Dinosaur bones found in Alaska’s Denali National Park
A fresh analysis of four fossilized bone fragments that were unearthed in the Denali National Park has provided new evidence that the Alaskan park was once roamed by dinosaur, the National Park Service announced.
Apart from those fossilized bone fragments, including an ossified tendon, a team of researchers from the University of Alaska have discovered a number of impressions of the extinct huge animals' footprints.
Pat Druckenmiller, a curator of Earth sciences at the university's Museum of the North, said the new study suggested that tendon fragments belonged to a hadrosaur -- duck-billed enormous herbivorous dinosaurs that were the most abundant large animals in the region.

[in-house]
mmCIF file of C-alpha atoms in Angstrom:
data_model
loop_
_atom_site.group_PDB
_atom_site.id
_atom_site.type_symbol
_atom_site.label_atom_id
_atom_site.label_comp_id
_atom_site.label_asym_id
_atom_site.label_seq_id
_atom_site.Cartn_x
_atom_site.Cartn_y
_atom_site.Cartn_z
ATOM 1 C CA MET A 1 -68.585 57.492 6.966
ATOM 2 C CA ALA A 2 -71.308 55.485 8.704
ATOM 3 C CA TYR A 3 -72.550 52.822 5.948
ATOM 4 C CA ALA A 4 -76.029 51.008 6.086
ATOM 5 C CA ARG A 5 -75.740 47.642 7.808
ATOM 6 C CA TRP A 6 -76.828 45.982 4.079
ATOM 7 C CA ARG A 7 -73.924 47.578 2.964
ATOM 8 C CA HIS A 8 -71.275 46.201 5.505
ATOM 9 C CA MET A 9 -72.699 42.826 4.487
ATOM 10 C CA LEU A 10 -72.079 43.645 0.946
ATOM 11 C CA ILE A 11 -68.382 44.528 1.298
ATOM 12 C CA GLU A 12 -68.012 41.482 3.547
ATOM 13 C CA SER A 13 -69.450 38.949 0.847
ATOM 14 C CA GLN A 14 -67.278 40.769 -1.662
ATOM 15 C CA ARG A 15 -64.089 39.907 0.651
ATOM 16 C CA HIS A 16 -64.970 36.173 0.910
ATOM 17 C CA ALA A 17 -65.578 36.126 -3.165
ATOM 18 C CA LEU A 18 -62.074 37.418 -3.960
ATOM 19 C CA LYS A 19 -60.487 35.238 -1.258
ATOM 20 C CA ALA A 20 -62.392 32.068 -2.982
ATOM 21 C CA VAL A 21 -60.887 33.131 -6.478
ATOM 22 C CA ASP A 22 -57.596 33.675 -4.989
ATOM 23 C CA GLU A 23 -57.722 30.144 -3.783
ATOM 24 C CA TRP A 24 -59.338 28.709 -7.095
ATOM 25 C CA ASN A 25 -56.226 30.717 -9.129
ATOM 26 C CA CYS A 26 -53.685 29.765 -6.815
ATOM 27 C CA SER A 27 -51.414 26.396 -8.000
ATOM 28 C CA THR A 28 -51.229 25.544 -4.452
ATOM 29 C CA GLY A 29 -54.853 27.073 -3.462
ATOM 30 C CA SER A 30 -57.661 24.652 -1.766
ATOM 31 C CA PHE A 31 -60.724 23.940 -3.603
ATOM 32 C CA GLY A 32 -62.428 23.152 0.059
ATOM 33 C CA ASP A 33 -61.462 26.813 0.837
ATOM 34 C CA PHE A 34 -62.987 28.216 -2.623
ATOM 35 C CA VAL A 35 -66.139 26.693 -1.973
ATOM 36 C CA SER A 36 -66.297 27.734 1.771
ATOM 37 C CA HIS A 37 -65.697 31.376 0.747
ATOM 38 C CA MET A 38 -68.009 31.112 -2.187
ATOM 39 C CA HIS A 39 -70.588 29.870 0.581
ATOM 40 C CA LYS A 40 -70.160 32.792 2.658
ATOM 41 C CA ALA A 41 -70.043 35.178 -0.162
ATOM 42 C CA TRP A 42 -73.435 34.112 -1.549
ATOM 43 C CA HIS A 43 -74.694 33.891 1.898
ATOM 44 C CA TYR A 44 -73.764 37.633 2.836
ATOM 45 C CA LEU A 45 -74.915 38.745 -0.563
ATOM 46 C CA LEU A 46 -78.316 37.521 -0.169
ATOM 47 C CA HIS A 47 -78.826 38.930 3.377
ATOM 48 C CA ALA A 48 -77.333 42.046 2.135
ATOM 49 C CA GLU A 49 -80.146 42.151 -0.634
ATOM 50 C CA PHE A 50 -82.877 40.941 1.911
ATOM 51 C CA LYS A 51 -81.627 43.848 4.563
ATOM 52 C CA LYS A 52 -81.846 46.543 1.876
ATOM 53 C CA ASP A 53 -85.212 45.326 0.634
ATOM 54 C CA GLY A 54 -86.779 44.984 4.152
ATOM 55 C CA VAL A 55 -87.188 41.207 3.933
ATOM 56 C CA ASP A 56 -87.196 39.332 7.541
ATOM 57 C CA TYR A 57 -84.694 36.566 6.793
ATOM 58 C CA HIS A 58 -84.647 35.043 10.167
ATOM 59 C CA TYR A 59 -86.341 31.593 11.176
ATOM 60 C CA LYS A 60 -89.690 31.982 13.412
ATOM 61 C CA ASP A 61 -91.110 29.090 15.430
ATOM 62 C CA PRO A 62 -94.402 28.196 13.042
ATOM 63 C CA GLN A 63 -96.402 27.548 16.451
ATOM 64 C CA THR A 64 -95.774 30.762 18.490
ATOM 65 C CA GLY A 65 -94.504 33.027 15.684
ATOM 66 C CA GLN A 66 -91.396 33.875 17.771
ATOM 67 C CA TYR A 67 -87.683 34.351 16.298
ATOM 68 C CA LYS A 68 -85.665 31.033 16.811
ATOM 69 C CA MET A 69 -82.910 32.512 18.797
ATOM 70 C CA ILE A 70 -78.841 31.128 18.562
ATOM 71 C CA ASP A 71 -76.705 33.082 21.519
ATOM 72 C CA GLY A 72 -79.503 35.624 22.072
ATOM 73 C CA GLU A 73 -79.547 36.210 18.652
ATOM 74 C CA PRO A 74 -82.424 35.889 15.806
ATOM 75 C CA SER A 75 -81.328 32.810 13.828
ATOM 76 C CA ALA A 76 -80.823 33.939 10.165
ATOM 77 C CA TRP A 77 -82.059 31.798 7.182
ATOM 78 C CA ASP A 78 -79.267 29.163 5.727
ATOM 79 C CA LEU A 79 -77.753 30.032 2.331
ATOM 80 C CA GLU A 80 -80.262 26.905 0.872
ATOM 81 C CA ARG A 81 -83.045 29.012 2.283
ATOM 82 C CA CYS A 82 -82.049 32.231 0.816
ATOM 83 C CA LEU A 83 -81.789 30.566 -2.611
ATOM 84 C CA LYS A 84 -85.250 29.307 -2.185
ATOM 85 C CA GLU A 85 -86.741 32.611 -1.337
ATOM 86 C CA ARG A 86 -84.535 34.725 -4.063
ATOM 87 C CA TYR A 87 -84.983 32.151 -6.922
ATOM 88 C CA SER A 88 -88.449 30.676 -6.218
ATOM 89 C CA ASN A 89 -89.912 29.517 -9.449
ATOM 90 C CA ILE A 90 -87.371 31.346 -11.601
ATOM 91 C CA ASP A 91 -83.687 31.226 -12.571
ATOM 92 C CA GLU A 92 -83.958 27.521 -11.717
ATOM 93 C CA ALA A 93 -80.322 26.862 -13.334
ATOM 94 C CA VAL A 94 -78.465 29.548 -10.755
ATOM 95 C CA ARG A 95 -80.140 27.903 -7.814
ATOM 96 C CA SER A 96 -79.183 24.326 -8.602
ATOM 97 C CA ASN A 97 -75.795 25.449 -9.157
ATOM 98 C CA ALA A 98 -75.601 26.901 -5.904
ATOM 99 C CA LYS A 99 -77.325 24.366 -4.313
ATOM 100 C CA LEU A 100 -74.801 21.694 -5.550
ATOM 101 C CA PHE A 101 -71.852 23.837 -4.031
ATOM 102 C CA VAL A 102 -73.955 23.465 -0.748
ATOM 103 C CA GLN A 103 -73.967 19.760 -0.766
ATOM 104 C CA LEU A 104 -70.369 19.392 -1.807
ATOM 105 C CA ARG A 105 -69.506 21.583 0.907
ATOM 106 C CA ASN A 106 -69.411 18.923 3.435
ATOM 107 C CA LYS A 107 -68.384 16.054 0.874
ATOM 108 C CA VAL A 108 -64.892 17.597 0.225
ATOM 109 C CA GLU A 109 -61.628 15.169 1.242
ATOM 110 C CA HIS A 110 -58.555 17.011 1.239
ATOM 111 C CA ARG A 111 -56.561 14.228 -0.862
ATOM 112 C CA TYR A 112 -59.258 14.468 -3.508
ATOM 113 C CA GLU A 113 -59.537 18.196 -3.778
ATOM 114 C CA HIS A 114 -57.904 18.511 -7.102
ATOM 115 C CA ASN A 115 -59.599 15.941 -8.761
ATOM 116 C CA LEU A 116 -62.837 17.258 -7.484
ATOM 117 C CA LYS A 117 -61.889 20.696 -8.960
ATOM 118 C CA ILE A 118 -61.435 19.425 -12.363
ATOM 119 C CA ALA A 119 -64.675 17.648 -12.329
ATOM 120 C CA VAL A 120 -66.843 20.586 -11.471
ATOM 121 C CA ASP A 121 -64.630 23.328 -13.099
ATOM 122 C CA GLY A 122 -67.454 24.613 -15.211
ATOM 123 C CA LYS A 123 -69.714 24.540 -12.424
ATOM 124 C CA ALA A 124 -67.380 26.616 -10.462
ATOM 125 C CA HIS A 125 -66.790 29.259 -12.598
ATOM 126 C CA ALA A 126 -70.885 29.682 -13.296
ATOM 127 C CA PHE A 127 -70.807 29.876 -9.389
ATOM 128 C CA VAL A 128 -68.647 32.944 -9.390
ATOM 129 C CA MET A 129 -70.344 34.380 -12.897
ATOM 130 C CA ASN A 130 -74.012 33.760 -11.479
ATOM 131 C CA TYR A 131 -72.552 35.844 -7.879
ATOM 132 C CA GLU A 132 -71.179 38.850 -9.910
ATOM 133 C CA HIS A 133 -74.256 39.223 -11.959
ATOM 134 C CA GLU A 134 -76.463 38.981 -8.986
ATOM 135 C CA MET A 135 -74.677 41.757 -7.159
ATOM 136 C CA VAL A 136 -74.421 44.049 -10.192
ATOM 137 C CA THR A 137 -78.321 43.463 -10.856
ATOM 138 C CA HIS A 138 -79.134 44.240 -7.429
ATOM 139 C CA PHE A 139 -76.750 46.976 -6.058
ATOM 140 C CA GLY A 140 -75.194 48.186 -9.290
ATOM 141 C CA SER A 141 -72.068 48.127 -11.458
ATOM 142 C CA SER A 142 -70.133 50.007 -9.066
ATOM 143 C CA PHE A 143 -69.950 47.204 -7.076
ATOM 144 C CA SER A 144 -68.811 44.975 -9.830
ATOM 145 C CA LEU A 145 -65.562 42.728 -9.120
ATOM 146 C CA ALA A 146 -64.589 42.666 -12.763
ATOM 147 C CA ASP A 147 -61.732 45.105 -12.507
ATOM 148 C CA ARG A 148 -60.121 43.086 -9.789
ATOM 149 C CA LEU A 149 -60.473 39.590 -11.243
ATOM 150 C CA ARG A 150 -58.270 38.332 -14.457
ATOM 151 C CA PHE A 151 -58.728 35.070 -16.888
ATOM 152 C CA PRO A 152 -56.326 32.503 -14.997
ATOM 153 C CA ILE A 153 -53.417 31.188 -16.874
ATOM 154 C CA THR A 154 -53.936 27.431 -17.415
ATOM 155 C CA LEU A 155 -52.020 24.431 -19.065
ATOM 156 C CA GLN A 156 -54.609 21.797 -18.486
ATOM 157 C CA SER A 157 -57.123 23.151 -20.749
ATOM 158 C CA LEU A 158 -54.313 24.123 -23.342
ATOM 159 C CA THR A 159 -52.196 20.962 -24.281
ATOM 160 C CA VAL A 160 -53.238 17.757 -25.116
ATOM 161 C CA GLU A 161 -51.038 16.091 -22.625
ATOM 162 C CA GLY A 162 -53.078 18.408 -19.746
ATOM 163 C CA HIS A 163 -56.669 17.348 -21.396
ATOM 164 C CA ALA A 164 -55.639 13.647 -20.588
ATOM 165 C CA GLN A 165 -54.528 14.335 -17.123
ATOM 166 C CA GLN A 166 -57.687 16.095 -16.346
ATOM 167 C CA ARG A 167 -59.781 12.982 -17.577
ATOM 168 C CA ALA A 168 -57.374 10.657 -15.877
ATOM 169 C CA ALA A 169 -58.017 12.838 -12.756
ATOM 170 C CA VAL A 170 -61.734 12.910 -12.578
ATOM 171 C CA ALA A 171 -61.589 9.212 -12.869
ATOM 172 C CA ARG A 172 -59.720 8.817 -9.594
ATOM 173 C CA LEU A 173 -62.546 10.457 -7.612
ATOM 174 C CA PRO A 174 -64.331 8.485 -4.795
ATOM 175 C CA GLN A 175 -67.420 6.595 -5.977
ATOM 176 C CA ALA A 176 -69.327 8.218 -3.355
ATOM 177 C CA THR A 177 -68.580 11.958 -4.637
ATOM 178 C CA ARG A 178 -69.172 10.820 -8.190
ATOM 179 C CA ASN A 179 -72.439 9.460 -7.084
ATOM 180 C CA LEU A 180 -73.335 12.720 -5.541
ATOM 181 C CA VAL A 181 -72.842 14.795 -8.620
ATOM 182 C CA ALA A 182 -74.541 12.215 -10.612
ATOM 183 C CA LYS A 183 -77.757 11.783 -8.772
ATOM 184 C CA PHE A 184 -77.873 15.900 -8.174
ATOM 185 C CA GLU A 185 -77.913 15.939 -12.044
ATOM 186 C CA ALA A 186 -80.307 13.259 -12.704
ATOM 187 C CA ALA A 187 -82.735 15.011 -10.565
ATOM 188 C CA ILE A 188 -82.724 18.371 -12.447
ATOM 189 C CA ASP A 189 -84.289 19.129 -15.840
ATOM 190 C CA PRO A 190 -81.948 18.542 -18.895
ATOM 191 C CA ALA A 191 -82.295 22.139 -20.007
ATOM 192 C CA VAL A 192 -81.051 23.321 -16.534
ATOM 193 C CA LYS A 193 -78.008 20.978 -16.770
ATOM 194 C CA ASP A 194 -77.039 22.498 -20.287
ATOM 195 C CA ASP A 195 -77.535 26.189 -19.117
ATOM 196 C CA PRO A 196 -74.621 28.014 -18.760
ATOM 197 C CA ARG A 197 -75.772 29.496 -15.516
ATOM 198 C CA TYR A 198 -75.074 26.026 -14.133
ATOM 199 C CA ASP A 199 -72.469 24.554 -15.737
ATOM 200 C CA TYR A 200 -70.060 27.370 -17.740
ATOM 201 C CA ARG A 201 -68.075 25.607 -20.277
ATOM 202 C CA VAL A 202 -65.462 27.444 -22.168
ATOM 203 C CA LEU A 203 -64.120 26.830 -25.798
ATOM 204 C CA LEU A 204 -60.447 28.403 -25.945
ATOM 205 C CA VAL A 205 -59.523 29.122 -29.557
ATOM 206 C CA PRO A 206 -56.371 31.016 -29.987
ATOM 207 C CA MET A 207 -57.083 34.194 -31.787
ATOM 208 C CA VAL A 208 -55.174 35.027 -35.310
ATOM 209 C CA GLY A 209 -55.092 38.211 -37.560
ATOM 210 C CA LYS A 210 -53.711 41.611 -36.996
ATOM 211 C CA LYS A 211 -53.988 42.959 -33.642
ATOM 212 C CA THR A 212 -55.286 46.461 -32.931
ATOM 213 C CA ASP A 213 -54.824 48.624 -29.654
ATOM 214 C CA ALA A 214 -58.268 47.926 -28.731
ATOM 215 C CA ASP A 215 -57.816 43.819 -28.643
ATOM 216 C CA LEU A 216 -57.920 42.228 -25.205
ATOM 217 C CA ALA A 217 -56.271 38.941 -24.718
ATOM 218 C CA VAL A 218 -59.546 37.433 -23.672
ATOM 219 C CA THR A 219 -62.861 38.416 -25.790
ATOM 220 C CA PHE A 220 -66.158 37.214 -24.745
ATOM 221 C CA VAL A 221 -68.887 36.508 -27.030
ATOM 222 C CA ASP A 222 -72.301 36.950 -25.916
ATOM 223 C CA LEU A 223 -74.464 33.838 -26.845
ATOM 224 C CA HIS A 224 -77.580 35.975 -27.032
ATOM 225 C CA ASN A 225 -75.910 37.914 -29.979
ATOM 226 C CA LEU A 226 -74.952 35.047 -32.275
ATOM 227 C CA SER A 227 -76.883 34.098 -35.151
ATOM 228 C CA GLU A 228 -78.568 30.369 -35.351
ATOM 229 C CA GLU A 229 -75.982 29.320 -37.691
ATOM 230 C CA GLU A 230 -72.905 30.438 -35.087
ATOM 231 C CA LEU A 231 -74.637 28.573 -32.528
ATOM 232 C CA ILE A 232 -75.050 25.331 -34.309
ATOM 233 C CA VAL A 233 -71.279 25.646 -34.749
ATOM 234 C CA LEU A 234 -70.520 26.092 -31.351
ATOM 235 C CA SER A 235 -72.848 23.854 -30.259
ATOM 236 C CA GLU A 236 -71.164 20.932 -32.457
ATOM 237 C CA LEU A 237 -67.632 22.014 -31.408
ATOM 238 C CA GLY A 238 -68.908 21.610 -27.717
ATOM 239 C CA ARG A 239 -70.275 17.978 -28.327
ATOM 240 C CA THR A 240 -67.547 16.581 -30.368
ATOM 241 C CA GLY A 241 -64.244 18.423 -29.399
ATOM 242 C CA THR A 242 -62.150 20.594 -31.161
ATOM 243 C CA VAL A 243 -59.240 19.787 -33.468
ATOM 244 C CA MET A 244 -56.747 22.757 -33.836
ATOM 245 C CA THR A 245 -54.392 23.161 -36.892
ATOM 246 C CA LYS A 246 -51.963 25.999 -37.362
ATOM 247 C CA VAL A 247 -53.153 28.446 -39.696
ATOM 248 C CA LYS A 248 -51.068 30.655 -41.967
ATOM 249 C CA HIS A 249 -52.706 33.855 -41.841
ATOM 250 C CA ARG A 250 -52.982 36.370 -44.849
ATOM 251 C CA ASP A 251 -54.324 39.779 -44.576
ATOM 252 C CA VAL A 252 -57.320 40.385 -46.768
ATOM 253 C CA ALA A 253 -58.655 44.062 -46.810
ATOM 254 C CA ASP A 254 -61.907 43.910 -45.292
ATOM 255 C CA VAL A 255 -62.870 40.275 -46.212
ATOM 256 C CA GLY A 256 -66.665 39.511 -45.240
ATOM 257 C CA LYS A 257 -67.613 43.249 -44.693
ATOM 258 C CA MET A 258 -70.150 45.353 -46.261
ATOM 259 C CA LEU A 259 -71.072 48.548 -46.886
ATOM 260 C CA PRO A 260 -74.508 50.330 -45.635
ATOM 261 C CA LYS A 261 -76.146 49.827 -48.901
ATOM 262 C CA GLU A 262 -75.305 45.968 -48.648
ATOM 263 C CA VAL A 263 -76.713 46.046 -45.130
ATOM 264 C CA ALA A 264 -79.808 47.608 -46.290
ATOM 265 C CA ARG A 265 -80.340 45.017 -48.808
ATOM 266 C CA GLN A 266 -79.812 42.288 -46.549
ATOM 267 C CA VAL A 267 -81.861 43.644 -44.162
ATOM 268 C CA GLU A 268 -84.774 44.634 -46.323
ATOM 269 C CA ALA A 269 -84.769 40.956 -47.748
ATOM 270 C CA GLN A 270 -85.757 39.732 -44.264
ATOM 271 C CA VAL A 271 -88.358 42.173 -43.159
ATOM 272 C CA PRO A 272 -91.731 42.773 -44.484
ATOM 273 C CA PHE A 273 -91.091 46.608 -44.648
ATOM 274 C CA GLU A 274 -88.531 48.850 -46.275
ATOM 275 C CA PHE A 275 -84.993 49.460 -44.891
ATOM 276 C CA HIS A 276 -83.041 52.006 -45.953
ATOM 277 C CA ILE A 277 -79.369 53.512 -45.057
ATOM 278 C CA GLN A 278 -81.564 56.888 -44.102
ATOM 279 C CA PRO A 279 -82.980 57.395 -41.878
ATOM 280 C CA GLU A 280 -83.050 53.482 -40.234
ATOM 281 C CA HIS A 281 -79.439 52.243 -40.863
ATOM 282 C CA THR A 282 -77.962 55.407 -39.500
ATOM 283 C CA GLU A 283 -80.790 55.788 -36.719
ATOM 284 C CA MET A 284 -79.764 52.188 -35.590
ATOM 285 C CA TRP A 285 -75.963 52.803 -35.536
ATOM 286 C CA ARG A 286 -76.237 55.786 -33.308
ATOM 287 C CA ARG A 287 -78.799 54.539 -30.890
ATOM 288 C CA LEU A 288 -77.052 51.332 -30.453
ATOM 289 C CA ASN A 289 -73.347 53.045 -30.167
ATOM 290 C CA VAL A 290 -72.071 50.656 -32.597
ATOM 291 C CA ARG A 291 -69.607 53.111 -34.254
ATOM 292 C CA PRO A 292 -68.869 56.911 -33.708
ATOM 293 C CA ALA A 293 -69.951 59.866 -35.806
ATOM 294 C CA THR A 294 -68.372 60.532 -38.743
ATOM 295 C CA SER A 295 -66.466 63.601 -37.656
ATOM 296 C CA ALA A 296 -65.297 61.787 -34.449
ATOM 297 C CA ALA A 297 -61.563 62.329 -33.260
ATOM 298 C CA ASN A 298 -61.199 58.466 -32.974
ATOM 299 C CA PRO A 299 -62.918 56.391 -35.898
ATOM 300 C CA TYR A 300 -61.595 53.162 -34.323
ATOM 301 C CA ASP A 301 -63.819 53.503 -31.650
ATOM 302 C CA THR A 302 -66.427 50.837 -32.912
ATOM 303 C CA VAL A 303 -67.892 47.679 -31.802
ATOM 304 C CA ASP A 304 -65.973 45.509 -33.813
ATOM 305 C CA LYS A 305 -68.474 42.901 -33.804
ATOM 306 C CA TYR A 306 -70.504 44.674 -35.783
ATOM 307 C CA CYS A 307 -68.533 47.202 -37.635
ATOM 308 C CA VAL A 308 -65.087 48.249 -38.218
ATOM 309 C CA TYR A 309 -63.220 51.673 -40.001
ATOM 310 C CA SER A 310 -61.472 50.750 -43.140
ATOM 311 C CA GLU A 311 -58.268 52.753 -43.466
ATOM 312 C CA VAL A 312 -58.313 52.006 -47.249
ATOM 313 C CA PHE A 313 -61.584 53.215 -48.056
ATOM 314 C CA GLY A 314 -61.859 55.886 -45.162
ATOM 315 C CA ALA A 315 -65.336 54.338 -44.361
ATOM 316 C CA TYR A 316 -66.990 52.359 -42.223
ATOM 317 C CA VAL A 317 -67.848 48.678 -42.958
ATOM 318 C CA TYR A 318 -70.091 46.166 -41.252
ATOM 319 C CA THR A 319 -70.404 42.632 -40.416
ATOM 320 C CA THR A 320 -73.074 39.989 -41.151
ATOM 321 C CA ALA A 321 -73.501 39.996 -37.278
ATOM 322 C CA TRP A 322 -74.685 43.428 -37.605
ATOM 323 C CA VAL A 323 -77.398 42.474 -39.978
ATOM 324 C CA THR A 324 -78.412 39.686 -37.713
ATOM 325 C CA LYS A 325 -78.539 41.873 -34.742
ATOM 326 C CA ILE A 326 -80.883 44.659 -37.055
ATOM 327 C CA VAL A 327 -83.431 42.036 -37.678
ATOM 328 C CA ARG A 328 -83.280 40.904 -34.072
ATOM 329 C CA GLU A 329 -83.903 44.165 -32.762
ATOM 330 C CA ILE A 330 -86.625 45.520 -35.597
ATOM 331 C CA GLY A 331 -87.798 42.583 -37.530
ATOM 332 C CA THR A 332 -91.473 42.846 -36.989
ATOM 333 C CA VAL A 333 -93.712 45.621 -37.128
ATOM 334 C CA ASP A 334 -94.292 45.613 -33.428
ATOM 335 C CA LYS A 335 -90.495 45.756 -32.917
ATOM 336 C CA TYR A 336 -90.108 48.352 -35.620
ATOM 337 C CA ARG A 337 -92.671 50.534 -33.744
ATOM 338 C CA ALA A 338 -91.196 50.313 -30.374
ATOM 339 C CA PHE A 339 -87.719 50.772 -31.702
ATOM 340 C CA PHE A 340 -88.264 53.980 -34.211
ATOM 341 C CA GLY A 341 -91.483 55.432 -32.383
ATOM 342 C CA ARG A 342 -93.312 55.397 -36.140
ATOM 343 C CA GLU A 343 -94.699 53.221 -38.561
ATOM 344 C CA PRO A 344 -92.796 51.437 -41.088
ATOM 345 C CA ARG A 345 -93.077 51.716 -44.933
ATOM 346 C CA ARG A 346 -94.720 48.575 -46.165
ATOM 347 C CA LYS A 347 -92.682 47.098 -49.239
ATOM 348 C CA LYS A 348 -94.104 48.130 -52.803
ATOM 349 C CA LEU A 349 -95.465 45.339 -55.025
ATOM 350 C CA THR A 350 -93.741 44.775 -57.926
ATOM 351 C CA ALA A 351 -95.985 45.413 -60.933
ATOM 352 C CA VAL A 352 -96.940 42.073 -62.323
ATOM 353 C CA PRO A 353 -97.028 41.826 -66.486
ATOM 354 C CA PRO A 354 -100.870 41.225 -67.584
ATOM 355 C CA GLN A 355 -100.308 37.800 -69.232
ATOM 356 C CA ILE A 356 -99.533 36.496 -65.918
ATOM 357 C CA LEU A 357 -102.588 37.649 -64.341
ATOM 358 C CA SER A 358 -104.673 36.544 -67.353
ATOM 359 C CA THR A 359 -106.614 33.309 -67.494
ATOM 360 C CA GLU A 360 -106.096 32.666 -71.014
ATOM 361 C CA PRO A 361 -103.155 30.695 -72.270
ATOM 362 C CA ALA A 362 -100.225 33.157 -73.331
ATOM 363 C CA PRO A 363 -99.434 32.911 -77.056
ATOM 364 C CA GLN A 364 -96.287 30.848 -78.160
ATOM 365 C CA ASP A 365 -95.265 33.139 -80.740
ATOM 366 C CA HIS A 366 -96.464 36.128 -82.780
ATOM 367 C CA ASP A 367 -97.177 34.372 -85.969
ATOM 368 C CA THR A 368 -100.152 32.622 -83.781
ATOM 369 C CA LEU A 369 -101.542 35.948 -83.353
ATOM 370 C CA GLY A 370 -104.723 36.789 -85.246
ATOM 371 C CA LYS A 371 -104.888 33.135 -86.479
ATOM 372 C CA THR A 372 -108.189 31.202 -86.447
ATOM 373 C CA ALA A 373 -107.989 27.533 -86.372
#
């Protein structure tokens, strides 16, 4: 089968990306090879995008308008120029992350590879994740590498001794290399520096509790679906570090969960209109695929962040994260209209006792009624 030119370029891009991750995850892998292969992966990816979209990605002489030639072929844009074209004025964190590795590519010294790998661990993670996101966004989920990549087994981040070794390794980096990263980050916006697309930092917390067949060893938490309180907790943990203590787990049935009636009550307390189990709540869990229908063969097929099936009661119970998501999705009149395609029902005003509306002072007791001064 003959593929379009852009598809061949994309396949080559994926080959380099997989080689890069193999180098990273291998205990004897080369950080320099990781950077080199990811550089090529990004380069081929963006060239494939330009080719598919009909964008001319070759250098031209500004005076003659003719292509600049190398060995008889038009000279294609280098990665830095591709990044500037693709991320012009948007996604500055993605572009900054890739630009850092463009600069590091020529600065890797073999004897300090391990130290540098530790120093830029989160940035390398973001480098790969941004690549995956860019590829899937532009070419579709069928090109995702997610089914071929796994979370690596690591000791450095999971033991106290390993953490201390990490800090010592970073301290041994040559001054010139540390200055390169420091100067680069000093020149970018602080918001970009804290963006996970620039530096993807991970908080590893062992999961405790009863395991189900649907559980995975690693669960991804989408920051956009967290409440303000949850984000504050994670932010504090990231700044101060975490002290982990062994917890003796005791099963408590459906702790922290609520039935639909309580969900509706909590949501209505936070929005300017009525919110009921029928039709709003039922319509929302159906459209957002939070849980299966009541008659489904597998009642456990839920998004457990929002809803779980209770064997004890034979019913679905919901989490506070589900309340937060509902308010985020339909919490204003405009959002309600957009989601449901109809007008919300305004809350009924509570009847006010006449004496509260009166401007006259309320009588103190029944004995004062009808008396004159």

Explaining why they think the remains belonged to dinosaurs, the researchers wrote, "Another larger fragment is composed of spongy bone originating from the end of a large animal's limb. This microstructure shows the bone didn't come from a crocodile or other slow-growing, cold-blooded animal. It is clearly from a medium-sized to large dinosaur."
They also estimated Alaska was roamed by dinosaurs as many as 70 million years ago, during the Cretaceous period.
The research, funded by the National Park Service, is a joint effort of the UA Museum of the North and Denali National Park.
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